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EDITOR'S PREFACE.

tion;

In the classification of works on education adopted by me in this series, I have made four general divisions—the first containing History of Education; the second, Educational Criticism; the third, Systematic Theories of Educa

the fourth, the Art or Practice of Education. The classification adopted in this bibliography of works in the English language relating to education includes twentytwo different groups. The following scheme will show how these several groups arrange themselves under the four classes named :

First division, History of Education, containing original systems as expounded by their founders, critical histories (besides reports of systems, annual catalogues, educational journals, reports of educational conferences, reports of educational exhibits).

Under this head will fall Class II, history of education; Class XIX, books devoted to the school systems of the several countries ; Class XX, reports of educational conferences and exhibits; Class XXI, annual and other reports of national, state, and city systems ; Class XXII, educational journals, domestic and foreign. (These journals are in the nature of chronicles and therefore belong under this class of history.)

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Under the second division, Educational Criticism, containing first the original works of educational reformers like Pestalozzi and Comenius, and, second, the histories of pedagogy written from critical standpoints, come many works which are included by Prof. Monroe under the second group, the History of Education, and also many works scattered under various other groups in the catalogue.

The third division, Systematic Treatises on the Theory of Education, includes the books under Group III, theory of education ; Group IV, principles and practice of teaching; Group XI, manual training; Group XII, philosophy; Group XIII, psychology; Group XIV, moral education; and Group XV, physical education and school hygiene.

The fourth division, the Art of Education, will include Group V, methods of instruction; Group VI, school management; Group VII, kindergarten ; Group VIII, education of colored children; Group IX, education of special classes, such as the blind and deaf ; Group X, professional education; Group XVI, education of women; Group XVII, self-culture and home education ; Group XVIII, sociological aspects of education.

A complete bibliography of education would necessarily include that most numerous class of all educational publi cations-namely, the text-books. Text-books, however, do not find their way into public libraries to any considerable extent, and it is obvious that a complete list of such works would fill several volumes of a library catalogue. Textbooks would be classified under Division IV, Methods of Instruction and Discipline, and in the present work under Group V.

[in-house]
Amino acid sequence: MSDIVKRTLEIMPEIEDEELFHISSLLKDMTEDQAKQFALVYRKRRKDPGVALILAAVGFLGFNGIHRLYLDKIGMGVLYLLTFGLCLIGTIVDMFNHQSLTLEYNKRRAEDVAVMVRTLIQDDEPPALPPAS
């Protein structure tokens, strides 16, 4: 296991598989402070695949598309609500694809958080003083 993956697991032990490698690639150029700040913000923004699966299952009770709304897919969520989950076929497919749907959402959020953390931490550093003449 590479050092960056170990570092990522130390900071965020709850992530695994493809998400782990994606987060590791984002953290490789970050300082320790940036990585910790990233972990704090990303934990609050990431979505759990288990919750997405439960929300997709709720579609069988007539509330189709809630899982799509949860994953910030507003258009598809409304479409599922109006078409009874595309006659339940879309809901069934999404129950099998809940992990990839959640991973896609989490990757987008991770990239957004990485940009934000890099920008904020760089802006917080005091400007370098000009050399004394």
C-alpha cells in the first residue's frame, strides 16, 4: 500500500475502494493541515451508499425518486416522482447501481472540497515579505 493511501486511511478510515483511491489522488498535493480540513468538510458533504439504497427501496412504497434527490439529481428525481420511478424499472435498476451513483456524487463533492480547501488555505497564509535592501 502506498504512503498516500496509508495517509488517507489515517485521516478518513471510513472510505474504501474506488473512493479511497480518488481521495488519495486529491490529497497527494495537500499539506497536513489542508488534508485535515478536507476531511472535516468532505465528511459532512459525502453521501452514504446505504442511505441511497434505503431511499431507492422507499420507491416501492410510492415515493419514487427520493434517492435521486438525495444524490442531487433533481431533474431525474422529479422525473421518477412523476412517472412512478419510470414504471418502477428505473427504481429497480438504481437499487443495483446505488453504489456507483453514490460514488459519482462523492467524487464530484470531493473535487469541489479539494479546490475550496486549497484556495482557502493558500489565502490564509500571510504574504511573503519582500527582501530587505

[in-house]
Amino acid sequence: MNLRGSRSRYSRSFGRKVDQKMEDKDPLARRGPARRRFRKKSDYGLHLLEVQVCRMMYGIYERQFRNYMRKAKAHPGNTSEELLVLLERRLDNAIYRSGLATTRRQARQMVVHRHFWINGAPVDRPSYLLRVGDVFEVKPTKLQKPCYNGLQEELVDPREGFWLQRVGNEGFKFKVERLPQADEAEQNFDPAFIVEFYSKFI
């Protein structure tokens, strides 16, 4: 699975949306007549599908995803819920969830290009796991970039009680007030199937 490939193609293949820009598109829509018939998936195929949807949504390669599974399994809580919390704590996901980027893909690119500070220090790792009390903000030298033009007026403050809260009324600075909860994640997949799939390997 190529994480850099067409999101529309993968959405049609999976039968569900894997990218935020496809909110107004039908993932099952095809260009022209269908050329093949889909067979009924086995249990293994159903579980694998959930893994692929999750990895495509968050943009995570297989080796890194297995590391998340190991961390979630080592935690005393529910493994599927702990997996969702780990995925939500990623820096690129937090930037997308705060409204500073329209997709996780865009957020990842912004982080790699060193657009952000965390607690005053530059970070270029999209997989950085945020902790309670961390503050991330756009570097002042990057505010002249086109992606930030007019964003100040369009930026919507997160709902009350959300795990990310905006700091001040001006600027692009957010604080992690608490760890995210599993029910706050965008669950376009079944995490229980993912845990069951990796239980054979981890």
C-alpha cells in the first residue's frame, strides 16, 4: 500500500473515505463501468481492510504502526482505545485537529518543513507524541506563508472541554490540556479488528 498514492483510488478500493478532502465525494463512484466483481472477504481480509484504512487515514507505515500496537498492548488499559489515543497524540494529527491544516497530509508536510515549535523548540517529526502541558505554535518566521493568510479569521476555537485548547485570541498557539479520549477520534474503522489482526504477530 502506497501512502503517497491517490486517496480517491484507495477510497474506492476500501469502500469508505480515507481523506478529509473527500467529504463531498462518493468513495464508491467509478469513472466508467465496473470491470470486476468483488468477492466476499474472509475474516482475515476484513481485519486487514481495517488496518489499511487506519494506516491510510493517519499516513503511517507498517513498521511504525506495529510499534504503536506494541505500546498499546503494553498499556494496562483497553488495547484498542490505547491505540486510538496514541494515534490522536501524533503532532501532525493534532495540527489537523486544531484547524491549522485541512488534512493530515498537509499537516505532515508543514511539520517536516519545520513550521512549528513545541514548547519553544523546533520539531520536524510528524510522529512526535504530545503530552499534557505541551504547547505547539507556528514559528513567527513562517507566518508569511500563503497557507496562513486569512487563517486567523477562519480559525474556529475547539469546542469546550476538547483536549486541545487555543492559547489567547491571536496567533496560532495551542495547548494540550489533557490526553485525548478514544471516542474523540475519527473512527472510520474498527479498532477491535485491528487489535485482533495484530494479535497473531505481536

Another large mass of educational publications is formed by the catalogues and annual reports of separate institutions. A complete catalogue of these documents, as found in a national bureau of education, would contain more than two hundred thousand separate titles.

It is obvious that the classification employed for the International Educational Series of volumes for professional teachers would not be serviceable in a general catalogue of a library of education. The teacher wishes to read the history of his theme and to study carefully the views of the great critics of education, and after that to make himself acquainted with systematic treatises on the theory of education, and finally he will specialize and study the methods of organization and management in some particular line chosen by himself. Works of a special character as textbooks and catalogues do not find place in the series.

The publishers take pleasure in presenting this volume of Prof. Monroe to the educational public, confident that it will prove to be of great use to normal schools, training schools for teachers, and to educational lecturers and all special students seeking to acquaint themselves with the literature of any particular department of education. It will be of especial value to librarians in the way of assisting them to answer two questions : (a) What books has this library on any special educational theme ? (6) What books ought it to obtain to complete its collection in that theme?

WILLIAM T. HARRIS.

WASHINGTON, D. C., August 9, 1897.

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